The Harvard Business Review just ran a piece by Umair Haque called “The Social Media Bubble” in which Haque likens growing social media buzz to the subprime trading that put our banking institutions into the death spin they’re still trying to recover from (a great read…make sure you take the time to do so).
I agree with his most of his suppositions, however I think there’s a very clear path to avoid the “pop” when the bubble bursts. You just need to be human. You have to be personal.
Social media has unfortunately become a numbers game, with people and brands doing everything they can to gather audiences and build the size of their following / fan bases. Many rely on auto-bots to follow (and unfollow) people, and have tons of programs to manage the connections.
Everyone wishes they had the Twitter following of Ashton Kutcher, or the Facebook fan base of Starbucks, and they end up getting stuck building up their numbers instead of making sure that they’ve got a clear purpose backed by great content.
Ashton and Starbucks are great social media case studies because they both do a stellar job of connecting with people. (By the way, I’m an ardent Peet’s supporter, but Starbucks’ social media success is undeniable.) They listen to their criticisms, they answer their detractors. They’re doing everything they can to add value to the people who follow them on the respective networks.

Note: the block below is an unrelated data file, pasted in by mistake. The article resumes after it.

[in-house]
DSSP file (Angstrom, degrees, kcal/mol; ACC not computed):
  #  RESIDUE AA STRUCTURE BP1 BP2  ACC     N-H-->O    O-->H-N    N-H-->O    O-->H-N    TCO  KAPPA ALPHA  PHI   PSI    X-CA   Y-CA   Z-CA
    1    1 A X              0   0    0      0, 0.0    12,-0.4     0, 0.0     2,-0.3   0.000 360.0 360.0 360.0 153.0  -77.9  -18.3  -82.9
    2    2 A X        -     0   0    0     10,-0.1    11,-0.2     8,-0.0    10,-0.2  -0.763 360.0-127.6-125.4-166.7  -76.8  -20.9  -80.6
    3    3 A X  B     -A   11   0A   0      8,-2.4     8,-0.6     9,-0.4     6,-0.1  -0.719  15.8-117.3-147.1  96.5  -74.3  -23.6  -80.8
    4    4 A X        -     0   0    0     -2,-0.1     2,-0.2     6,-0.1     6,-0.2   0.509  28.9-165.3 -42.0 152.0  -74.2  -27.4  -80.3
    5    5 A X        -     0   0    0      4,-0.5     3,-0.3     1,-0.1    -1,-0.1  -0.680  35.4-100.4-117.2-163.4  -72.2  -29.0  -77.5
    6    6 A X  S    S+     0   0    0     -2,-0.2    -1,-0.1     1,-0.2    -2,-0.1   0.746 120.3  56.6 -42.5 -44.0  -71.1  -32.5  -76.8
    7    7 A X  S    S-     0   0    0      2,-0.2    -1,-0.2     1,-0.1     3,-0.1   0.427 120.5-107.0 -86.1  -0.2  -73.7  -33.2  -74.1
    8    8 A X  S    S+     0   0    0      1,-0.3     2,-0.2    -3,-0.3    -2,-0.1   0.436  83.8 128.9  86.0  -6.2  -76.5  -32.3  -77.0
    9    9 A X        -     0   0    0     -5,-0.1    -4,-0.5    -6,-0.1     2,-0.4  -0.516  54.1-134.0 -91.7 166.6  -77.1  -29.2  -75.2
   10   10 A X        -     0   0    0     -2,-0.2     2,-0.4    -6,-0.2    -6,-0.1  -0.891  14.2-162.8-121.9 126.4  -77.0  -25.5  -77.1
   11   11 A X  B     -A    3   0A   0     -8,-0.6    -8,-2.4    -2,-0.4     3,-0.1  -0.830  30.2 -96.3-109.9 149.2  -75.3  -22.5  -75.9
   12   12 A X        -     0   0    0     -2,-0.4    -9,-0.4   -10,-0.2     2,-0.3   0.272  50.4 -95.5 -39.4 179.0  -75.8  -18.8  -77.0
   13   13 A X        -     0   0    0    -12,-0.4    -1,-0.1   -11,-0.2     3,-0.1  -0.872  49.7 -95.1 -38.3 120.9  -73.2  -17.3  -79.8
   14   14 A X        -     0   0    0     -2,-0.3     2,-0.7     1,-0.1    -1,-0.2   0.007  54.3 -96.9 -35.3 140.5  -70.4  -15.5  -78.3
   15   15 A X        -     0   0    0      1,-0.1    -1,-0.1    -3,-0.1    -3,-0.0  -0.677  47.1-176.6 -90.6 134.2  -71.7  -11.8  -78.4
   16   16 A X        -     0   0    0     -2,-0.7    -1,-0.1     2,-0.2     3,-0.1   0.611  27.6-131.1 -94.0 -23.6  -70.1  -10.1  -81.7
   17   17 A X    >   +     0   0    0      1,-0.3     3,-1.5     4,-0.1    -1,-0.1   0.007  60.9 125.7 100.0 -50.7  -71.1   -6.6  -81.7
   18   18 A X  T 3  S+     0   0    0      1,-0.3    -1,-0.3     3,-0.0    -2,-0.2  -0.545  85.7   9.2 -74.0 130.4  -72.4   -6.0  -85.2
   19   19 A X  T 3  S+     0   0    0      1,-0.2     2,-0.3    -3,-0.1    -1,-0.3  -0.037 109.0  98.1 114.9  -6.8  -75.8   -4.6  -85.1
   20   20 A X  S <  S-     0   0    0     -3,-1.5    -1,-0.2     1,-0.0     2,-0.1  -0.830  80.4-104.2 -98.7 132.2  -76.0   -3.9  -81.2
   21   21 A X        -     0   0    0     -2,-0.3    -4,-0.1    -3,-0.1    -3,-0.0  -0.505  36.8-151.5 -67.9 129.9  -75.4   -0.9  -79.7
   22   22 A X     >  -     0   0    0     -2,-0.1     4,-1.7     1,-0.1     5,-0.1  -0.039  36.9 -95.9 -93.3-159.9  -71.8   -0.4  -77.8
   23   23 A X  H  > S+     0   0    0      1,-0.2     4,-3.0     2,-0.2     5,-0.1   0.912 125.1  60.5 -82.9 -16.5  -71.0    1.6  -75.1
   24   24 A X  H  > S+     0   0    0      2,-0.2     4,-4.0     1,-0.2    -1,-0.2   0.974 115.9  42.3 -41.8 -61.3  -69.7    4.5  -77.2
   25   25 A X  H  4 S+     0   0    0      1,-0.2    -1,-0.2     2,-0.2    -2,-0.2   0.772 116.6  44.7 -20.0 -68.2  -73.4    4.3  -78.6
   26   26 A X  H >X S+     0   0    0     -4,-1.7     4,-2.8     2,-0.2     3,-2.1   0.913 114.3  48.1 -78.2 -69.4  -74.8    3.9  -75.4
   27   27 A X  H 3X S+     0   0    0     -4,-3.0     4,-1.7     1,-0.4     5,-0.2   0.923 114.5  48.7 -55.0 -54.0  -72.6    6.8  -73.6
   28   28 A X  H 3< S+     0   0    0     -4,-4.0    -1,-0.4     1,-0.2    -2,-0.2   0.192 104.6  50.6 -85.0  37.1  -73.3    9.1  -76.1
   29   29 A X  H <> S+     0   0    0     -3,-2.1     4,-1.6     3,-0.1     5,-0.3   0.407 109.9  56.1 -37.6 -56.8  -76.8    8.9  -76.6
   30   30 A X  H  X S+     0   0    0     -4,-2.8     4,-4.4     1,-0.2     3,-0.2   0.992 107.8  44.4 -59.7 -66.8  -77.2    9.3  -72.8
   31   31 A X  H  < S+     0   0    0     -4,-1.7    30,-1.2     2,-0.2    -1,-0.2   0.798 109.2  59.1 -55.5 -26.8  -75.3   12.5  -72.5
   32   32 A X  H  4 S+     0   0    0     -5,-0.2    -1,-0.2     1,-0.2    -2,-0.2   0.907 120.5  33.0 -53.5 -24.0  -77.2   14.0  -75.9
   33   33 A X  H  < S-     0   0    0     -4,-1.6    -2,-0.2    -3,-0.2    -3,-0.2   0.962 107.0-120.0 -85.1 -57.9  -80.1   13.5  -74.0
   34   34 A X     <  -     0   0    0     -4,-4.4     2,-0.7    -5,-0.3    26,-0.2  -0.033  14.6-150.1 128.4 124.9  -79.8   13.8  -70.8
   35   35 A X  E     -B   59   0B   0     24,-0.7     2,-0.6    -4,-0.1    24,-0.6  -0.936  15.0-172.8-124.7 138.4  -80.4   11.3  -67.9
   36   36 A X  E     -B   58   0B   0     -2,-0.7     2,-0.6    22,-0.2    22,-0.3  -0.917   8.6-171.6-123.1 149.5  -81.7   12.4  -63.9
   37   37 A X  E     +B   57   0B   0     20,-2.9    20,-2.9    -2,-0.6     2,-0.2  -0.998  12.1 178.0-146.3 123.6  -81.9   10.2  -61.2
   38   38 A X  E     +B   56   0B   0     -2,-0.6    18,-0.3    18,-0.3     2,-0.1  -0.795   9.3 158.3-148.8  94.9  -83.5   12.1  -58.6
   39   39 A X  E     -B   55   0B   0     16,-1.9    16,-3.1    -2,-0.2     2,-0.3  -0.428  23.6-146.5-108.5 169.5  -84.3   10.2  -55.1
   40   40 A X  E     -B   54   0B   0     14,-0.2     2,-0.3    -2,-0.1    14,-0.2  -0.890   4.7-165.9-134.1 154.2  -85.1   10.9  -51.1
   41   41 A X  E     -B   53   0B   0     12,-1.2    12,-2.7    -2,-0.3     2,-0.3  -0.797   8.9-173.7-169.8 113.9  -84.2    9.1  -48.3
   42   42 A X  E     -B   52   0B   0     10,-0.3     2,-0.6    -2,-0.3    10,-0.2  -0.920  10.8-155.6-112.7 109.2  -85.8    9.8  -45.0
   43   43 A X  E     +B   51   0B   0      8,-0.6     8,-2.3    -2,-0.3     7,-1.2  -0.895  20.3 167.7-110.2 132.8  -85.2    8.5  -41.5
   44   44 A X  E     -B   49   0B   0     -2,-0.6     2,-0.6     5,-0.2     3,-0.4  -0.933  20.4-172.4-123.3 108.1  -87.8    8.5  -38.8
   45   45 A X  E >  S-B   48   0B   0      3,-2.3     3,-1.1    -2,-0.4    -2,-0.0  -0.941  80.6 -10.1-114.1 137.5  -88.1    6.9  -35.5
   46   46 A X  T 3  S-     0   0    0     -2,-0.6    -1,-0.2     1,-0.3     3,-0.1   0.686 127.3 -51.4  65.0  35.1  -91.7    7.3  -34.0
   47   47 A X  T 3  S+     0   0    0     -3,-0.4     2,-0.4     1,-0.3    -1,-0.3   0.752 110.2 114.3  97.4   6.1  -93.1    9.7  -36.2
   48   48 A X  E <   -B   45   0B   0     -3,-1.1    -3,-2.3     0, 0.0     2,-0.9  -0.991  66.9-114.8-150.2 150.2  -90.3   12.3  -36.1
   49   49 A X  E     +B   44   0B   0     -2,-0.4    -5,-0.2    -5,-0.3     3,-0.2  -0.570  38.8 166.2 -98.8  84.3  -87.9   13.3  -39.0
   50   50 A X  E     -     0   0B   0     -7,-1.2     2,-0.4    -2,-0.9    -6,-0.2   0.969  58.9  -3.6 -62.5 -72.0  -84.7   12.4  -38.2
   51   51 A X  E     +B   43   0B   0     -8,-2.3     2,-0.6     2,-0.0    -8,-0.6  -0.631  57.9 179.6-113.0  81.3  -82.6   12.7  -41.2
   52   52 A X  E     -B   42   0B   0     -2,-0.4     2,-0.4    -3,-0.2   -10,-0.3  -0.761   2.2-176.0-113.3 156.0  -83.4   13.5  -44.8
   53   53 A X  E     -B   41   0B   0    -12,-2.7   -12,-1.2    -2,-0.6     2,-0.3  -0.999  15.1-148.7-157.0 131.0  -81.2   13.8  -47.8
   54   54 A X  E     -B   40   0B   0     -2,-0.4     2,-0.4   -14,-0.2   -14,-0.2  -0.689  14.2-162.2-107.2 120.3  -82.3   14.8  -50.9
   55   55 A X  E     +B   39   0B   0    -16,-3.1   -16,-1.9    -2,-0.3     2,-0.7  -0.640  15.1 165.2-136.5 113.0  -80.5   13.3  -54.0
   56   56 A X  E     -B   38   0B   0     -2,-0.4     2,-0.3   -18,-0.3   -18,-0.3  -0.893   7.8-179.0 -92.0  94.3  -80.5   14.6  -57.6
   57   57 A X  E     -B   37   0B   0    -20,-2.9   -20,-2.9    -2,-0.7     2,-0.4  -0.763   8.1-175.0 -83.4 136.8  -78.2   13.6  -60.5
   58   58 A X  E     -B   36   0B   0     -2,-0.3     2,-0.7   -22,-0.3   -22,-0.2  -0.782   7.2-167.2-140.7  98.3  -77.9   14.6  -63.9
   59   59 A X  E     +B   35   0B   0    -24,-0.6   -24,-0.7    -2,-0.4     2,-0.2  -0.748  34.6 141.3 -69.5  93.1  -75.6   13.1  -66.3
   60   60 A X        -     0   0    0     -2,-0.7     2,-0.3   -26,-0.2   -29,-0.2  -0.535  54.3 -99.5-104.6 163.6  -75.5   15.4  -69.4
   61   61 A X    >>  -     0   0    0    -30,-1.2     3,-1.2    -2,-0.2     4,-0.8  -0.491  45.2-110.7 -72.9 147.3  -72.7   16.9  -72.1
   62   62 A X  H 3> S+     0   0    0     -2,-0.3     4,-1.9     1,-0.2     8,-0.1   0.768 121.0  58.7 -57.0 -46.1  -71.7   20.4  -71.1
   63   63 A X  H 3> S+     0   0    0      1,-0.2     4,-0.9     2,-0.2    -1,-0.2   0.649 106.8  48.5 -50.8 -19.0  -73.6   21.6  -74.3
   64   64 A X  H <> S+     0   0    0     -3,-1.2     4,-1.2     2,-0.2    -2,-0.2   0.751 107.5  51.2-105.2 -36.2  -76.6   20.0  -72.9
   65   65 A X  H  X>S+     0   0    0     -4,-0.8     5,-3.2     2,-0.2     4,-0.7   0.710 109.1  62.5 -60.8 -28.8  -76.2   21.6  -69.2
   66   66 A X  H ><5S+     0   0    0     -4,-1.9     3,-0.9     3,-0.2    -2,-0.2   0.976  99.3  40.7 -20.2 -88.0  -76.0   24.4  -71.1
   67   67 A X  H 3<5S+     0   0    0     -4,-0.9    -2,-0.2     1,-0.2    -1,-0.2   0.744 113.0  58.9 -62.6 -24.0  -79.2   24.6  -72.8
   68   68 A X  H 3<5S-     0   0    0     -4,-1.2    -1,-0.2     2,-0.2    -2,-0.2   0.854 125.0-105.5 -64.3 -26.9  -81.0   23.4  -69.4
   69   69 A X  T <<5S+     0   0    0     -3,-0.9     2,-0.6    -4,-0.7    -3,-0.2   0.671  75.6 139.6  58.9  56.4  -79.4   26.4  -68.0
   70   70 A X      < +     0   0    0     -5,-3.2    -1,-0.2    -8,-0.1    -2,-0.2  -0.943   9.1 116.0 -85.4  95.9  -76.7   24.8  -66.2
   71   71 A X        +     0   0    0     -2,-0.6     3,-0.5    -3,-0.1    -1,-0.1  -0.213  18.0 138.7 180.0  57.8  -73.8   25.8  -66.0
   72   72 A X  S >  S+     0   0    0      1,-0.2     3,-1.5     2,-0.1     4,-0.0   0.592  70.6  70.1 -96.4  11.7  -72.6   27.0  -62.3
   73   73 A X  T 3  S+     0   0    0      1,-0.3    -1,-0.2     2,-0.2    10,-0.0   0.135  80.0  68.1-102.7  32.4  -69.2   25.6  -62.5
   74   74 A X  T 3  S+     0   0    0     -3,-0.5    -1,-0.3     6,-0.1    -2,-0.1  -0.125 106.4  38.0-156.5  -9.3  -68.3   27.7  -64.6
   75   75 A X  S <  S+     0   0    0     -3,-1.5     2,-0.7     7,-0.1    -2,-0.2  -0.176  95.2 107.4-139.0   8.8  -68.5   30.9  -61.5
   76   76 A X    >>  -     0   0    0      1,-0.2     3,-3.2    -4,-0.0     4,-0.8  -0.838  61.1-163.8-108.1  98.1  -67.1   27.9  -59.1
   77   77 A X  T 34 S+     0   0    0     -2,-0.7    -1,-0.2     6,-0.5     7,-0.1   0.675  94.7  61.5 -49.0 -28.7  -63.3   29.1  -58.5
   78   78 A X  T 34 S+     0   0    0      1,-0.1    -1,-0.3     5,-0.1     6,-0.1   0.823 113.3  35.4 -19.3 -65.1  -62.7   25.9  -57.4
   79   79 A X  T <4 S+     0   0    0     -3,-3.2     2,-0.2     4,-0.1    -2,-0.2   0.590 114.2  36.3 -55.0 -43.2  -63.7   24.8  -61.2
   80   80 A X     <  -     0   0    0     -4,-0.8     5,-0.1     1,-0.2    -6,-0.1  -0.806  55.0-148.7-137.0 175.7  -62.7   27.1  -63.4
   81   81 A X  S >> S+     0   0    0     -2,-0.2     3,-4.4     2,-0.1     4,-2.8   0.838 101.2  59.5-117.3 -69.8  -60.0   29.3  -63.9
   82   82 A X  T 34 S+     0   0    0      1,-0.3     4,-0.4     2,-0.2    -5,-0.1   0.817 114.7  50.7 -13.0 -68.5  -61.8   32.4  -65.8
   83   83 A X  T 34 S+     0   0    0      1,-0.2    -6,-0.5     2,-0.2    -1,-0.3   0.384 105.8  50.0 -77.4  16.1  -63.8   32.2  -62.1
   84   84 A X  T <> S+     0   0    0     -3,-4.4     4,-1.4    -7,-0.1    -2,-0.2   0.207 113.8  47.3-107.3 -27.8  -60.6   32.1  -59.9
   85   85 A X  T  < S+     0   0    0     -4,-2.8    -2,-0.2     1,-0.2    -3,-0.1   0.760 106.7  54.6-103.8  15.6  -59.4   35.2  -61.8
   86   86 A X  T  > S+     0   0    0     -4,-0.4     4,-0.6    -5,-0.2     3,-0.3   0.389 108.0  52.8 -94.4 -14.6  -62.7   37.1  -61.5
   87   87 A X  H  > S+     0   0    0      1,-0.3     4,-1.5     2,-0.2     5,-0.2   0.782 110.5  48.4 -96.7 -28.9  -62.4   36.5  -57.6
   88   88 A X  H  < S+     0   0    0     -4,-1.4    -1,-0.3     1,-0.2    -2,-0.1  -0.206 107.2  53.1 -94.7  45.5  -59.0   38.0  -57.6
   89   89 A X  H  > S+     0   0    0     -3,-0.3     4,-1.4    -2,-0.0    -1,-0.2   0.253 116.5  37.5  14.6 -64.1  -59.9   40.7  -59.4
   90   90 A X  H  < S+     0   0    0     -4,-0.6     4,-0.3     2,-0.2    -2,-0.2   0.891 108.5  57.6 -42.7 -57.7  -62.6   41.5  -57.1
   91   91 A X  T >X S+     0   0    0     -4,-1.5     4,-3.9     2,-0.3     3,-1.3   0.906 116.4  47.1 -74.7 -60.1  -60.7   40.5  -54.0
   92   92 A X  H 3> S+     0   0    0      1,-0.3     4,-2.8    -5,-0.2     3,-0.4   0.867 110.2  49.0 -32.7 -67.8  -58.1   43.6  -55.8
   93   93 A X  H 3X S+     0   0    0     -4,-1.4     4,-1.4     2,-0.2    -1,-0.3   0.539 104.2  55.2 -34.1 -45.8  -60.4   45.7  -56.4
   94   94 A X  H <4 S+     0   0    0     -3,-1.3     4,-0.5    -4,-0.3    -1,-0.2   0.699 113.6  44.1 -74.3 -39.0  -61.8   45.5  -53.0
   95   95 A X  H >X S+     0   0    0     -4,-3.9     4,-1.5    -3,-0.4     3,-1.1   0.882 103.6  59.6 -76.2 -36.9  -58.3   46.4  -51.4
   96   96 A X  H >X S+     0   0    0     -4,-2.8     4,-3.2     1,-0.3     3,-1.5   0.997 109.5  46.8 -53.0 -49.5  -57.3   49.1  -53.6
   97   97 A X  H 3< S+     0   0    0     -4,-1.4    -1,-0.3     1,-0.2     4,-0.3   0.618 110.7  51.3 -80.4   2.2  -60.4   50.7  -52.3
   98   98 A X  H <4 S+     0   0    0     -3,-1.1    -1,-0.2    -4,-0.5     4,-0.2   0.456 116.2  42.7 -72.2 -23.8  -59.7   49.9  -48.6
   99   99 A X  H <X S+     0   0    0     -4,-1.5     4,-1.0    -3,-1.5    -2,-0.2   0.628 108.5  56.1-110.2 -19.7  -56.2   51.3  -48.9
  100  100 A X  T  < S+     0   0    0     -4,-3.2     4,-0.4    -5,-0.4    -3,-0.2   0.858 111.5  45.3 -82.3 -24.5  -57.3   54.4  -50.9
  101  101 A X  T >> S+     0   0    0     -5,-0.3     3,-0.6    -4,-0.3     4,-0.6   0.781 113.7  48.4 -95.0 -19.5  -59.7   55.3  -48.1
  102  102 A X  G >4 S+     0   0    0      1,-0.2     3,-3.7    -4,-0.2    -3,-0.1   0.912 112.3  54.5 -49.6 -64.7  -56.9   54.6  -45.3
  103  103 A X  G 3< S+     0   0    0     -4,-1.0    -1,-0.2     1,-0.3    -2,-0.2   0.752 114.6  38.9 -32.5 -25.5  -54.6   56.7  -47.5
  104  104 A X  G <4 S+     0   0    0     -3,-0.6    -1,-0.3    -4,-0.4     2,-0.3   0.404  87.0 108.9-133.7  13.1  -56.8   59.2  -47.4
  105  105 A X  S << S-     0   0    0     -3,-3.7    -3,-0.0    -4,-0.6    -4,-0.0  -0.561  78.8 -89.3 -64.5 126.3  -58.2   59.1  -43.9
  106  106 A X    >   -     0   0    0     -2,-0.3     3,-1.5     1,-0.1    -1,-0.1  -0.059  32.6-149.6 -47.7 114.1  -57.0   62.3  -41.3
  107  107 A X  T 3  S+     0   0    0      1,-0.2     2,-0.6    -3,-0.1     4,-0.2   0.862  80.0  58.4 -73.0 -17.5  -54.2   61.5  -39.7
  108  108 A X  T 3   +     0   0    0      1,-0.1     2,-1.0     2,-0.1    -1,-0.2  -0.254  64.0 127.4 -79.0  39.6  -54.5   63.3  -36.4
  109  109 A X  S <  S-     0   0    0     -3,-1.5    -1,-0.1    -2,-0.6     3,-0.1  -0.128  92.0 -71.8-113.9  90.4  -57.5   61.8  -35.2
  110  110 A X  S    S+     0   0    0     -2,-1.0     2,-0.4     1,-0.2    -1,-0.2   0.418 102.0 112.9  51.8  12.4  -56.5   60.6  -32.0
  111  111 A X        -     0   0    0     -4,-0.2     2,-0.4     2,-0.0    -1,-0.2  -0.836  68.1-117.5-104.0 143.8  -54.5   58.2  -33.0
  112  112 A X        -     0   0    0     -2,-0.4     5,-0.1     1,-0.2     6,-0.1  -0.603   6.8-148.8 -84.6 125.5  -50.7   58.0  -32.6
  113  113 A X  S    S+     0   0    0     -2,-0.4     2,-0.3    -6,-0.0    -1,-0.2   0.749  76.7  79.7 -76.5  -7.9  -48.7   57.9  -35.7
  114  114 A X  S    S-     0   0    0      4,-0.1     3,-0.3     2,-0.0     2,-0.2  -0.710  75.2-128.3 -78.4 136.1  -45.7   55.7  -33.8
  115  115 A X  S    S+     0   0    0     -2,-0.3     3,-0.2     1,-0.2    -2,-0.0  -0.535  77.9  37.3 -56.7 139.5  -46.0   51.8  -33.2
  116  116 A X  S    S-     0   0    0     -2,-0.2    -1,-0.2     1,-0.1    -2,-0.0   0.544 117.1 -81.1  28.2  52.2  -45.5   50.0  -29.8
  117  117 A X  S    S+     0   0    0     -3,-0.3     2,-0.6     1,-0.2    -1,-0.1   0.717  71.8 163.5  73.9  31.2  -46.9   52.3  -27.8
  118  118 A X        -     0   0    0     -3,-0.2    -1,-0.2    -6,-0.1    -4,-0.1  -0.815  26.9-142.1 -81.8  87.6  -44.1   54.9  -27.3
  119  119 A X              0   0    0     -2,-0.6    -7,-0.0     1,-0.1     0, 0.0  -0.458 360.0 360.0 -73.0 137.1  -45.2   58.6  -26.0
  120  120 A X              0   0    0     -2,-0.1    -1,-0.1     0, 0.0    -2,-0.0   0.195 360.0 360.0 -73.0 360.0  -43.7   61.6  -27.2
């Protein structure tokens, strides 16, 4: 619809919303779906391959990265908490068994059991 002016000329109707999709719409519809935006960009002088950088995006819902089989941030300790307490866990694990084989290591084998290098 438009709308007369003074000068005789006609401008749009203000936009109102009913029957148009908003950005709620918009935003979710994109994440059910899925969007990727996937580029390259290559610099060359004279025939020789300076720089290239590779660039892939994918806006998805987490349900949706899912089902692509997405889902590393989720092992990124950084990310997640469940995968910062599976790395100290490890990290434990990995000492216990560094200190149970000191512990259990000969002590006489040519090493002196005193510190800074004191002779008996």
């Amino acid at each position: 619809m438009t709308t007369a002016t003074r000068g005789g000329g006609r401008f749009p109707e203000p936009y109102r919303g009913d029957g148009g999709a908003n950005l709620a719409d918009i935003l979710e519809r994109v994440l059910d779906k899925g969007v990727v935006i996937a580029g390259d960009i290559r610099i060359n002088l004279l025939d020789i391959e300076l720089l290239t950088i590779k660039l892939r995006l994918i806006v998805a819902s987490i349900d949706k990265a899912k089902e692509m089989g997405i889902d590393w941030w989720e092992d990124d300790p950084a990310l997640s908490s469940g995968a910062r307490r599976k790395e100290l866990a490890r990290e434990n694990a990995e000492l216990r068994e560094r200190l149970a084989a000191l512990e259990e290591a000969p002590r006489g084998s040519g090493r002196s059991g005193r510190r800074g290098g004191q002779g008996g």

This must be a driving force in any effect and long-tail social media strategy: focus on your connection with your community, not only on the size of it.
Yes, you can use a hundred different tools to build substantial Twitter followings, or Facebook fan bases, and there’s nothing wrong with that. You can run giveaways to pull people out of the wood work. But mark my words, people won’t stay and continue to follow you if you aren’t engaging. If you aren’t providing compelling or contagious content, you’ll be discarded.
So, pay attention to what Umir’s talking about, because he’s right about a lot. Social media relationships can be shallow, and at times hollow, but you can change that by working hard to connect with your community in each and every way possible.
Try it right now. Instead of spending time building up your fan base or following, spend the next two days only working on improving the quality of your conversation and communication with your existing community.
Do it, and let me know how that works out for you.
Great post, homie! Funny thing I wrote and published a similar post at what must have been almost the exact same time today! You know what they say about great minds … http://ajleon.me/the-economics-of-relationships . So great seeing ya at SXSW bud 🙂
Loved your post. Hope that everyone who cruises through here goes to read it. I actually just wrote a bit of a follow-up to it myself… http://brk.to/xt. Really enjoyed reading a bunch more back into your past work experience…didn't know you were a finance guy, originally.
Yep, I was a finance guy before I became a geek 🙂 By the way, loved your post, bro!